The point of vertical farming is to grow fresh products locally and cut the price to make them affordable for everyone. Paris-based vertical farming company Champerché’s goal has been exactly that since its creation. “For instance, 1kg of basil costs around 150 euros, we sell it for less than half this price – that’s just insane,” says Maxime Fradin, R&D engineer at Champerché.
Champerché initially set up a small 42m² farm to see if the model worked. Then, they expanded into a 1,300 m² farm in Sartrouville, just 10km away from Paris. “Most of the time in the indoor sectors, you’d find farms that are built anew. We decided to reuse old areas in the city.”
Bioponics, truly organic
Currently, the goal of the farm is to produce 2 tons of herbs per month. To do that, the company utilizes the entirety of each plant, carrying multiple harvests out of the same plants. “For instance, we have a basil on the farm that has been producing for more than three years,” he continues.
Of course, all of this wouldn’t be possible if it weren’t for the bioponics approach of Champerché. “Most companies decide to work as hospital rooms to exclude the plant from its environment. At Champerché, we have decided to create an indoor ecosystem, letting insects come inside and manage them to optimize production. On top of that, we only use organic fertilizers.”
Nothing goes to waste
The sustainable mentality, and their approach of not wasting anything, found in the cut herbs the perfect crop for Champerché. “We want to be as circular as possible. We don’t want to produce any waste. For instance, when we produce more than expected and can’t sell it to our consumers, we transform the plants. So, we are going to make pesto out of the excess basil,” he points out.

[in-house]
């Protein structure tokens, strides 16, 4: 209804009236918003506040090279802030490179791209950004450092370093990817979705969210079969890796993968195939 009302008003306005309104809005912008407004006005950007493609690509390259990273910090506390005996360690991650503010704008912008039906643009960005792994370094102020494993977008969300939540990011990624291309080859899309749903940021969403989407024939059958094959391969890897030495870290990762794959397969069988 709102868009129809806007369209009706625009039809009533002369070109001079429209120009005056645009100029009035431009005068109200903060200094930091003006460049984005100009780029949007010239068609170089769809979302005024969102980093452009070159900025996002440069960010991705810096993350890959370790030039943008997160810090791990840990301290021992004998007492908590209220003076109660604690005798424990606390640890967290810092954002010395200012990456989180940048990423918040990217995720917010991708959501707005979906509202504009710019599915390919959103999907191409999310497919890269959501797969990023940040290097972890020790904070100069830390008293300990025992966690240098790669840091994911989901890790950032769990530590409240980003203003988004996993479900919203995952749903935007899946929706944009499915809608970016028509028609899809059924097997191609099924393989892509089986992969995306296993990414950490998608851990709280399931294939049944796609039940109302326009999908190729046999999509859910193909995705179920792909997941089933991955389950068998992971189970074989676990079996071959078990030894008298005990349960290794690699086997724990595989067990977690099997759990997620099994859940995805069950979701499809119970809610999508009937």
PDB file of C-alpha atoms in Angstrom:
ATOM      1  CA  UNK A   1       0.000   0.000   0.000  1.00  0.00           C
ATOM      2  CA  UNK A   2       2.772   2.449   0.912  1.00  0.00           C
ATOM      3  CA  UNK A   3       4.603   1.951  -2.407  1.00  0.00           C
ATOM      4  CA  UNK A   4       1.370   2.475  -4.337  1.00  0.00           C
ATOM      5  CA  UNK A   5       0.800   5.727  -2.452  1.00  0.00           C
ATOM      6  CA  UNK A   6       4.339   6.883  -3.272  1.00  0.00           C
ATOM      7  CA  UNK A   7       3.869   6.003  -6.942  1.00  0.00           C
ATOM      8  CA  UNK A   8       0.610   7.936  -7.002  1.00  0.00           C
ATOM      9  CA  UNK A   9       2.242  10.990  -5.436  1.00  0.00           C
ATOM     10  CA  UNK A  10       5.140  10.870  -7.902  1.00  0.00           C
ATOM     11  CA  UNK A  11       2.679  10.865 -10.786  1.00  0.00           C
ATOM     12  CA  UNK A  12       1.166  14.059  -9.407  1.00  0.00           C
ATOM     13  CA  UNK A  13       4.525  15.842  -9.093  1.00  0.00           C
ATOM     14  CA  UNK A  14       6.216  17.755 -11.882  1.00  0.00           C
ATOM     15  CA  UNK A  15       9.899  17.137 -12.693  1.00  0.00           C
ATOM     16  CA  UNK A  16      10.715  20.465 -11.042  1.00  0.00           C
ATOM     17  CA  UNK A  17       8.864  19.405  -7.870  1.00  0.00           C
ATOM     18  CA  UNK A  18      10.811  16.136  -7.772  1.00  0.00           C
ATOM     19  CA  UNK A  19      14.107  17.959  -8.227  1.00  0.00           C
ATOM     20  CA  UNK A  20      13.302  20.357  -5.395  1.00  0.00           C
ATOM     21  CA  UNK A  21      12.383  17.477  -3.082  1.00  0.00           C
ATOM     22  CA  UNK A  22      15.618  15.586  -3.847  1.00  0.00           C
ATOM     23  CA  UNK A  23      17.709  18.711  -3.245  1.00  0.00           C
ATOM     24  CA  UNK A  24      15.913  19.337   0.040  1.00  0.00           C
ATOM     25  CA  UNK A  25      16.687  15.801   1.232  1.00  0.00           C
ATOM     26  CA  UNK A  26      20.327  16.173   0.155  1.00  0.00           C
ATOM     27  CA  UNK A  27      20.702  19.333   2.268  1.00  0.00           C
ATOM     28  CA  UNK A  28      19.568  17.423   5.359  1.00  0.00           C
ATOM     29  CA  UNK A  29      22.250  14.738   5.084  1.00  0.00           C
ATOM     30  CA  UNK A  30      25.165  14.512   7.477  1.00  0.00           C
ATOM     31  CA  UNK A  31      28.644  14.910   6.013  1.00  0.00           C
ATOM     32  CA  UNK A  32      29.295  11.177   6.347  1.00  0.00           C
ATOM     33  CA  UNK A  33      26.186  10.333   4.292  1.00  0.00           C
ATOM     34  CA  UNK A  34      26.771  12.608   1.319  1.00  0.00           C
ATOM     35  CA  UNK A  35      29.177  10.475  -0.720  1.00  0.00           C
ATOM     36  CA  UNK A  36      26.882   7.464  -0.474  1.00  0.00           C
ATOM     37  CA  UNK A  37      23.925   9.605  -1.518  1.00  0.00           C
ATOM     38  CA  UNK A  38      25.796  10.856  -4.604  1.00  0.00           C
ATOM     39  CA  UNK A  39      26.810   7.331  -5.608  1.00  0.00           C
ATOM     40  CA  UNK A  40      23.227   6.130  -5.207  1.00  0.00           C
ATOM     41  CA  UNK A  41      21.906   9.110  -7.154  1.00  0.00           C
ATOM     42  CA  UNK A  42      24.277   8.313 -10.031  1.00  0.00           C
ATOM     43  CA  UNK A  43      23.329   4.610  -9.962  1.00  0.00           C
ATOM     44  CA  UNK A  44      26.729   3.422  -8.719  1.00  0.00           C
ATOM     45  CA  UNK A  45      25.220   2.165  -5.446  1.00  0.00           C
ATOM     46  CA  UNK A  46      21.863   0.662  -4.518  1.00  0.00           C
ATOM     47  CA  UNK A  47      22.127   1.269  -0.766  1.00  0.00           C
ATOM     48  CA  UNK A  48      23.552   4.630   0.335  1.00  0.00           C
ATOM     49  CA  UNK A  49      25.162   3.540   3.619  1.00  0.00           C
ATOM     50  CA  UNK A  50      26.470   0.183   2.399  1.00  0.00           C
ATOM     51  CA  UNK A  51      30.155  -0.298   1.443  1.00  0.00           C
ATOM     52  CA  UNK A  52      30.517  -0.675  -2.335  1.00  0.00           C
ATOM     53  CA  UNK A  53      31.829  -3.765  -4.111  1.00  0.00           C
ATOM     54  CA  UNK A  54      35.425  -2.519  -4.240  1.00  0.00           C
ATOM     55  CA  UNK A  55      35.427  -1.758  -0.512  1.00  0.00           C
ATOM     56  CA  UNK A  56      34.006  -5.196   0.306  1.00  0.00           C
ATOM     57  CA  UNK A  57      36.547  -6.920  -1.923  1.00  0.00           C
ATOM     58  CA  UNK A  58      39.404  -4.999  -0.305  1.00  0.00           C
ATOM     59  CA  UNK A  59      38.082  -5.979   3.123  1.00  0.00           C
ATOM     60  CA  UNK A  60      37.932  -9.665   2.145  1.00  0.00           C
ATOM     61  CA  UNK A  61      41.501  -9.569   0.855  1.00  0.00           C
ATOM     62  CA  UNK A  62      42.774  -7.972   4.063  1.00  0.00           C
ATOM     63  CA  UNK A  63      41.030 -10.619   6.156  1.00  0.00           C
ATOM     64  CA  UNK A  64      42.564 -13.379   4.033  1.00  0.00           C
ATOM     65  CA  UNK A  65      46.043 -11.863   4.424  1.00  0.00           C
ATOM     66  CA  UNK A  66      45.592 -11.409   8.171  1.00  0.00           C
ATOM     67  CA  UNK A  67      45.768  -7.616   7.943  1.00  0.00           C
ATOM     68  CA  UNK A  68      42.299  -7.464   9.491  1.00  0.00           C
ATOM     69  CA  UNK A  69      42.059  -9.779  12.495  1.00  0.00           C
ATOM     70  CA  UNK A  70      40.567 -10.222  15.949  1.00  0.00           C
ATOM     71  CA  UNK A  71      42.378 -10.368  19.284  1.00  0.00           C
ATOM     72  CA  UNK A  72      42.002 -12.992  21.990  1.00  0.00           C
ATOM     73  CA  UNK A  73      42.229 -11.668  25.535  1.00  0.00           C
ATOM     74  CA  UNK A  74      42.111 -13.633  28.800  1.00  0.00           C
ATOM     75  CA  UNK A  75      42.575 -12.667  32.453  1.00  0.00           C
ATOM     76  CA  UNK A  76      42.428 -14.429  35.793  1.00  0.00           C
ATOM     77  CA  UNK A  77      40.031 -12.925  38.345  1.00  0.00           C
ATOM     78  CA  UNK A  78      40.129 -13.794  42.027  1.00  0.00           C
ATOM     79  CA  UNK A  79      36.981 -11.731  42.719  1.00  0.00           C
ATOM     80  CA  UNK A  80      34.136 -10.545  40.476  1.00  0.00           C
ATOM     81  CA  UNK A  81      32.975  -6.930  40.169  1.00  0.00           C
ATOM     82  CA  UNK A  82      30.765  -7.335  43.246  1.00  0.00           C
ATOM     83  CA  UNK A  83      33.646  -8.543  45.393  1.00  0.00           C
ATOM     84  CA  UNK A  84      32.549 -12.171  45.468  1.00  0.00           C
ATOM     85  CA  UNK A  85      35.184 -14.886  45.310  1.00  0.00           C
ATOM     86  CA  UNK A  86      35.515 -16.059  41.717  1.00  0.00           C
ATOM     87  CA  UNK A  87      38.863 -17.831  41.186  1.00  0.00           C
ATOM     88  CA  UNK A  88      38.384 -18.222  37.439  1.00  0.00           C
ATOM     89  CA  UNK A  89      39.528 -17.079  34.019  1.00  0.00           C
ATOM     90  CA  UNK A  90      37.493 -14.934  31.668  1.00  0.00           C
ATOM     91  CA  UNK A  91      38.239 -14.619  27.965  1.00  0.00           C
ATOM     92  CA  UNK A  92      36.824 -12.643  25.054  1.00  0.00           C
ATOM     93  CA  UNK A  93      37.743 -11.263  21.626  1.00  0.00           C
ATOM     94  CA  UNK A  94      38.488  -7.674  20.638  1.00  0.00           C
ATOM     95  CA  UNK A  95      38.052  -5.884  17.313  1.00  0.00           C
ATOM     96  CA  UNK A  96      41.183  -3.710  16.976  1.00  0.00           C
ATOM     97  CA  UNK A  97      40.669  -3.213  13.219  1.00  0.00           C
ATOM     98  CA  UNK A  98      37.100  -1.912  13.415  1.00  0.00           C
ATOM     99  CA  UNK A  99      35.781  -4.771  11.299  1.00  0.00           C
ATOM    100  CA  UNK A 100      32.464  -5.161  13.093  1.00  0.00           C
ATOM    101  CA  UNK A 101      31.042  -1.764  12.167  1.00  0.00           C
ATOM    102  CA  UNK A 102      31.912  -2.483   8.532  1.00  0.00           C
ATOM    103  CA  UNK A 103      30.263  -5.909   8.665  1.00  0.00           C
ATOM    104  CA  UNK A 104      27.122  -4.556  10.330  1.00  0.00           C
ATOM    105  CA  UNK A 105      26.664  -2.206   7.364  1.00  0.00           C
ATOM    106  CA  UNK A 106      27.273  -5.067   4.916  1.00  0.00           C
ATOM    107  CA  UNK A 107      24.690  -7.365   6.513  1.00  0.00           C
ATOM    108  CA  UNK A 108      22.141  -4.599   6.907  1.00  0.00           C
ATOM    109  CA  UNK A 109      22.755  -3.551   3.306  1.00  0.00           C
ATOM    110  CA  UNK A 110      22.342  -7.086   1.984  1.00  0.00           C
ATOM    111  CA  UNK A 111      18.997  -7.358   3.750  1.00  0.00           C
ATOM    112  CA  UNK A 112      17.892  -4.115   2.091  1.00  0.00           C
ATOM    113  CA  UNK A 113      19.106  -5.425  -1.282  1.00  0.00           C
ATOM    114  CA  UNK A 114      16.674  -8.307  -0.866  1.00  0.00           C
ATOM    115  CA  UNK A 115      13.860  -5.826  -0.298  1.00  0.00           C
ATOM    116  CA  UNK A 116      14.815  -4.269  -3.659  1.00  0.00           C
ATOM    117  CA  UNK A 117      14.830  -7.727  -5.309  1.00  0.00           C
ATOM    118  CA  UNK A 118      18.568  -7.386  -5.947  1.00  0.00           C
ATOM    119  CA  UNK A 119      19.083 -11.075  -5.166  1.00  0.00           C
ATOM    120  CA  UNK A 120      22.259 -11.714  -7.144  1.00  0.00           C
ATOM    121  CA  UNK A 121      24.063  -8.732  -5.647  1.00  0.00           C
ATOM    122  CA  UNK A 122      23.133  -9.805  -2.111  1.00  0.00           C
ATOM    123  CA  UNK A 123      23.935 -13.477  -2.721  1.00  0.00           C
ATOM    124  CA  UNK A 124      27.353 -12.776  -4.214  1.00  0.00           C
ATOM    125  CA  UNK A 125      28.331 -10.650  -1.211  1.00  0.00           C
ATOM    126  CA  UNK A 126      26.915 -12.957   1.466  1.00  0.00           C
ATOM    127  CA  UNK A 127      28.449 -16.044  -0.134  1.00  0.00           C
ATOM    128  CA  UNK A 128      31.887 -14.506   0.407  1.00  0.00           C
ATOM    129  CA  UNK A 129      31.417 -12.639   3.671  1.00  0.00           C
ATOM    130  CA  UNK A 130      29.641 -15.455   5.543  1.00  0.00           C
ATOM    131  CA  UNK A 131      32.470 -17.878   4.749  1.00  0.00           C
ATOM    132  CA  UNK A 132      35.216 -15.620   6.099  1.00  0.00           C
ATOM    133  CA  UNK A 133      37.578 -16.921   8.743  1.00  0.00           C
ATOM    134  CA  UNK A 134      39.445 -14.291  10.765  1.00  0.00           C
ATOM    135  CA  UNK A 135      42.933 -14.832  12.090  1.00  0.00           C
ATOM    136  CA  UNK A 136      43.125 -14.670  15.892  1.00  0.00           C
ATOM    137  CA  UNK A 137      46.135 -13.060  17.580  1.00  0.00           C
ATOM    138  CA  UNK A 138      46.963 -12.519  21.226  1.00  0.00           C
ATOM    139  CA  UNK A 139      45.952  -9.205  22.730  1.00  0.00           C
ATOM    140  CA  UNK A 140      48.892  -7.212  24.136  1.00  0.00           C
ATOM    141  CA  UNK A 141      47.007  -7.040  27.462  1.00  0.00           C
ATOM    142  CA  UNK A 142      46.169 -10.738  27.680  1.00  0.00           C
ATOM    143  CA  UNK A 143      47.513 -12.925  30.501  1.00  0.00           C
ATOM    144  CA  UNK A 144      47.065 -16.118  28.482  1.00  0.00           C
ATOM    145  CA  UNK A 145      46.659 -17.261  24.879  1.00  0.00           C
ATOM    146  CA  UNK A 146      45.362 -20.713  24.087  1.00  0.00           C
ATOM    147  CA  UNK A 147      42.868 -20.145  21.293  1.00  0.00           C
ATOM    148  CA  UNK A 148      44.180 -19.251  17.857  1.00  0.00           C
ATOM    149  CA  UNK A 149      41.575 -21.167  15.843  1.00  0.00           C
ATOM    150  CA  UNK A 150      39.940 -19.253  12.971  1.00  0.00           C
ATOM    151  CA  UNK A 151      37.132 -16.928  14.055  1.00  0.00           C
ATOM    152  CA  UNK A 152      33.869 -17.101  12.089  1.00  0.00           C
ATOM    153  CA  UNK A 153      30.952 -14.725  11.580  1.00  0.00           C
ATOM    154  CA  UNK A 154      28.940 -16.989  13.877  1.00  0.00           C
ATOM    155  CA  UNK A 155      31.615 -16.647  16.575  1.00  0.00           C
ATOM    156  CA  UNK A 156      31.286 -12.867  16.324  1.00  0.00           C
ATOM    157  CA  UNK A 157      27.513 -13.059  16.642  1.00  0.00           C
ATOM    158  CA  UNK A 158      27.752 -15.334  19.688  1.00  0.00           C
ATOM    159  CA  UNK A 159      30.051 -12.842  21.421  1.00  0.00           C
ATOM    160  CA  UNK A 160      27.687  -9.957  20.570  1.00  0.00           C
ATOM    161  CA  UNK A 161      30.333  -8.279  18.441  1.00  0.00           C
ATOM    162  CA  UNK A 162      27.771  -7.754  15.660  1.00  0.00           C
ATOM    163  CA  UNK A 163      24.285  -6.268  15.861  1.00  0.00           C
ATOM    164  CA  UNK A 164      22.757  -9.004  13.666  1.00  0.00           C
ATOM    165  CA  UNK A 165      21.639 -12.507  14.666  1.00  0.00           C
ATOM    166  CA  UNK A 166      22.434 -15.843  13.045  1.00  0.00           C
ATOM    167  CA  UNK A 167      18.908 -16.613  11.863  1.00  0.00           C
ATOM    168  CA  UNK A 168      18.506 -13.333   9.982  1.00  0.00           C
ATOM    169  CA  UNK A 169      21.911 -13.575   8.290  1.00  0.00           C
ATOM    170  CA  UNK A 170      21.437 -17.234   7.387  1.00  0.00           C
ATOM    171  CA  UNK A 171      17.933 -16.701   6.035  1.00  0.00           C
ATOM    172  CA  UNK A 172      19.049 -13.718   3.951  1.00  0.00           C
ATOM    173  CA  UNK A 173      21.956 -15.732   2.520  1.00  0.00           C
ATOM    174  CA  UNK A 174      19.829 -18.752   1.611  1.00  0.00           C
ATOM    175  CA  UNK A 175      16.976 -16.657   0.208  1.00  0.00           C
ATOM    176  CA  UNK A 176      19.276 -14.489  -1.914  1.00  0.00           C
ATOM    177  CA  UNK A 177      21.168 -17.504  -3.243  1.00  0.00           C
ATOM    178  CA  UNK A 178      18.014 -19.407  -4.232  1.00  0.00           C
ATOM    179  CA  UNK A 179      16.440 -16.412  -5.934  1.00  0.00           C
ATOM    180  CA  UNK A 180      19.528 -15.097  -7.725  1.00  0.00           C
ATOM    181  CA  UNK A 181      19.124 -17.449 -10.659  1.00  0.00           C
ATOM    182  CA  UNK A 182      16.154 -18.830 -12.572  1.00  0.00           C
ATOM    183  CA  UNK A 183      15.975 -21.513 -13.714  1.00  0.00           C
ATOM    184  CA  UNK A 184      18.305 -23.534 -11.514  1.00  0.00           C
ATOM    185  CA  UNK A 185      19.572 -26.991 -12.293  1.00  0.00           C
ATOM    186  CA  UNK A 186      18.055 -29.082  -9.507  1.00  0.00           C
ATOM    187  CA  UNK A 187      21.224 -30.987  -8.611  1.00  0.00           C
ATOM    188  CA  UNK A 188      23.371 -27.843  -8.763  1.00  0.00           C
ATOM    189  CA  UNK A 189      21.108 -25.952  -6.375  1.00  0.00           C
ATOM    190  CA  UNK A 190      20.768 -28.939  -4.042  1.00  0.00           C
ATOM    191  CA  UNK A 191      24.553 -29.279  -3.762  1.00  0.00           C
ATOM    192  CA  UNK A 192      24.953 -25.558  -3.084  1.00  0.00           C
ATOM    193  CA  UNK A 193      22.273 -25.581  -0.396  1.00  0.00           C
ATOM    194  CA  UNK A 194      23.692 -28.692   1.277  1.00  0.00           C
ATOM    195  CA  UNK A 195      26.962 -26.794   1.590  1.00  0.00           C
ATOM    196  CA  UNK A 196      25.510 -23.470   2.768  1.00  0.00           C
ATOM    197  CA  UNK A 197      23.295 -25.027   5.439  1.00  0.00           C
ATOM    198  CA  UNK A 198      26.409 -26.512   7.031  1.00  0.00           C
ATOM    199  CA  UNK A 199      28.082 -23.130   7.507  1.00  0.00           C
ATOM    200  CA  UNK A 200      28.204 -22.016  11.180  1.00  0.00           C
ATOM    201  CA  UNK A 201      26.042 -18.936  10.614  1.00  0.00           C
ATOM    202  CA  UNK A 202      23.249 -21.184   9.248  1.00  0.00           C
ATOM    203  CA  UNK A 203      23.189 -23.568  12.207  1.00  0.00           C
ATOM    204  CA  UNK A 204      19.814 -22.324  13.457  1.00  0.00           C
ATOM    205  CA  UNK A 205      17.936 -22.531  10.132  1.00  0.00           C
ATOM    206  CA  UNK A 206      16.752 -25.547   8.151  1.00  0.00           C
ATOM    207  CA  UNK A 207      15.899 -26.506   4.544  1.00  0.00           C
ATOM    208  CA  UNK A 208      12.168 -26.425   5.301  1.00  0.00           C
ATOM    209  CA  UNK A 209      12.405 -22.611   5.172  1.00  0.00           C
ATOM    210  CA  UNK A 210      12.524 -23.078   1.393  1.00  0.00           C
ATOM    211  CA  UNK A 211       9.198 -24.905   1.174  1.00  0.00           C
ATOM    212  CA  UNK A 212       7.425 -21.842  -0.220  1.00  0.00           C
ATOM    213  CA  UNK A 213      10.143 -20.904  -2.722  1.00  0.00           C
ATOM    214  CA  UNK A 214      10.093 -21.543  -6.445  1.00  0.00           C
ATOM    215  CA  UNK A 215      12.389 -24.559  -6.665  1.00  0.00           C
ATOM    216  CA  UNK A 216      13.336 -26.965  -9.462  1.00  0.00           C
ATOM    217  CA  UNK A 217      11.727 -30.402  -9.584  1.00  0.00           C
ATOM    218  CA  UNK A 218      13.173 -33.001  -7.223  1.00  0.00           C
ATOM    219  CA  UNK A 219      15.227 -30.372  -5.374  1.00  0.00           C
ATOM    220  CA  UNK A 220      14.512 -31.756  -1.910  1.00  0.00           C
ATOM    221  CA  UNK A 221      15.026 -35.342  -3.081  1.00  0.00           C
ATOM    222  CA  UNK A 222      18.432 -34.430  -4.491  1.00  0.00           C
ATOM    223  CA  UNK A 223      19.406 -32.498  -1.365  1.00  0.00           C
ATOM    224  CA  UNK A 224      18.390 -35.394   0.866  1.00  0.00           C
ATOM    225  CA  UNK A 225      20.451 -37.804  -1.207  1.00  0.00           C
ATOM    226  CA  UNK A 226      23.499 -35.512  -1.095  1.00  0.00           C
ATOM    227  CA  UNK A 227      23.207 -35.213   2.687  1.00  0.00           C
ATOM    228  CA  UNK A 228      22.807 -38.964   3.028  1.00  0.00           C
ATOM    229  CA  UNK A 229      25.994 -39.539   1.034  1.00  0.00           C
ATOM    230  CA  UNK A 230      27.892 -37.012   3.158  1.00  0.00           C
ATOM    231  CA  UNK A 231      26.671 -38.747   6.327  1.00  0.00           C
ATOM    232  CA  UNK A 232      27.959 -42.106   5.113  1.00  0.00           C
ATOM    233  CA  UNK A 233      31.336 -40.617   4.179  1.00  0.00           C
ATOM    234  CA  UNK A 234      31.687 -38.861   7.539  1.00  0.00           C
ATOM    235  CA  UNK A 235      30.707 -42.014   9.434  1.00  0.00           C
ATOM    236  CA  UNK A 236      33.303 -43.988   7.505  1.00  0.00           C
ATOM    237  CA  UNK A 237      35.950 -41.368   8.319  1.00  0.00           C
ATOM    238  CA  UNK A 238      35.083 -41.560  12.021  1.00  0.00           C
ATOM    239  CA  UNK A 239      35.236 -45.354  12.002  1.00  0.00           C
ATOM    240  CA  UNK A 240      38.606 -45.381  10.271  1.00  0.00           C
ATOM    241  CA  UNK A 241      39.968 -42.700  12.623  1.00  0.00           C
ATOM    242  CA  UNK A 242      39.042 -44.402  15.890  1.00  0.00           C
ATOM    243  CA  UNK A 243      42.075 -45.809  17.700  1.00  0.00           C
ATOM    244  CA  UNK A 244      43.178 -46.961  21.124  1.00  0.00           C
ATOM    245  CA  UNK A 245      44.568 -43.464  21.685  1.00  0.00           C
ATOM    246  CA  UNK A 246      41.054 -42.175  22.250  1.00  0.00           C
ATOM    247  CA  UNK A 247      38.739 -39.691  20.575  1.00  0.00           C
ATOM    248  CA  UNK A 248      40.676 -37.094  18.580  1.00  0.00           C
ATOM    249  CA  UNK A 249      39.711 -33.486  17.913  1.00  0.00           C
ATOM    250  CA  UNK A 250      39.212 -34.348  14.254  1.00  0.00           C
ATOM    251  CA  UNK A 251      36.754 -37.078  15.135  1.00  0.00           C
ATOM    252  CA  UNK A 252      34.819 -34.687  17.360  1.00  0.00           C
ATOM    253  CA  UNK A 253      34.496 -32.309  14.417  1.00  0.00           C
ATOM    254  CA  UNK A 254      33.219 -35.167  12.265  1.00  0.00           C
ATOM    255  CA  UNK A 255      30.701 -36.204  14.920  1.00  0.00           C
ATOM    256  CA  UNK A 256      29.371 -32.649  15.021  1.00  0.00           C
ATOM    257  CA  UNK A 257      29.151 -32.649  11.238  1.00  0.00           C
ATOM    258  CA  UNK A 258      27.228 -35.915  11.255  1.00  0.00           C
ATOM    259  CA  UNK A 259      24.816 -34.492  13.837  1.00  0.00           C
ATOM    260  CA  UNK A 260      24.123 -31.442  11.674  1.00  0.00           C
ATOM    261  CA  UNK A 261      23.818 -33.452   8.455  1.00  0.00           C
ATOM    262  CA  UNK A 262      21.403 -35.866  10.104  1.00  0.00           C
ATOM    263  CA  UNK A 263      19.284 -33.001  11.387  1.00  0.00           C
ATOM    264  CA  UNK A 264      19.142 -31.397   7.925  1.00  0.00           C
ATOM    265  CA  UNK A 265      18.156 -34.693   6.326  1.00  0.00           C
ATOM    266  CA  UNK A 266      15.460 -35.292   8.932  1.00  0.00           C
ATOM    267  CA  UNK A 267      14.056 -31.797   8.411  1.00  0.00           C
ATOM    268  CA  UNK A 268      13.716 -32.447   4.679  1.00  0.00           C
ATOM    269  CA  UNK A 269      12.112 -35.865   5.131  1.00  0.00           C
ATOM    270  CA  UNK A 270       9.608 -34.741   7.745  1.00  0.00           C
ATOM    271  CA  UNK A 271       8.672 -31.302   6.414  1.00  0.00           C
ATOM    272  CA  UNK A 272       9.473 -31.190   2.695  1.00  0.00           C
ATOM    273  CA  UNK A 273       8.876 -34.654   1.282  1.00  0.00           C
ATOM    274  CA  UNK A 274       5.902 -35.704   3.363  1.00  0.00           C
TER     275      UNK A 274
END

“The company basically uses byproducts to solve any overproduction issue. “If not even the cook would utilize the excess cut herbs, we’d transform that into compost and use that as a fertilizer for our plants.”
With regards to sustainability, Champerche’ has developed a concept that doesn’t require them to overuse HVAC. “We use outside air for that,” Maxime explains. “The air goes through filters, and the difference in air balance between outdoors and indoors allows us to have a stable environment.”
According to Maxime, their farm concept can be particularly suitable for difficult climate conditions markets. Currently, the company is planning on expanding and launching a new farm. “We have our eyes on different sites here in Paris. But our farming concept is particularly suitable for harsh climates, so we are looking forward to setting up a farm outside of France.”
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Maxime Fradin, R&D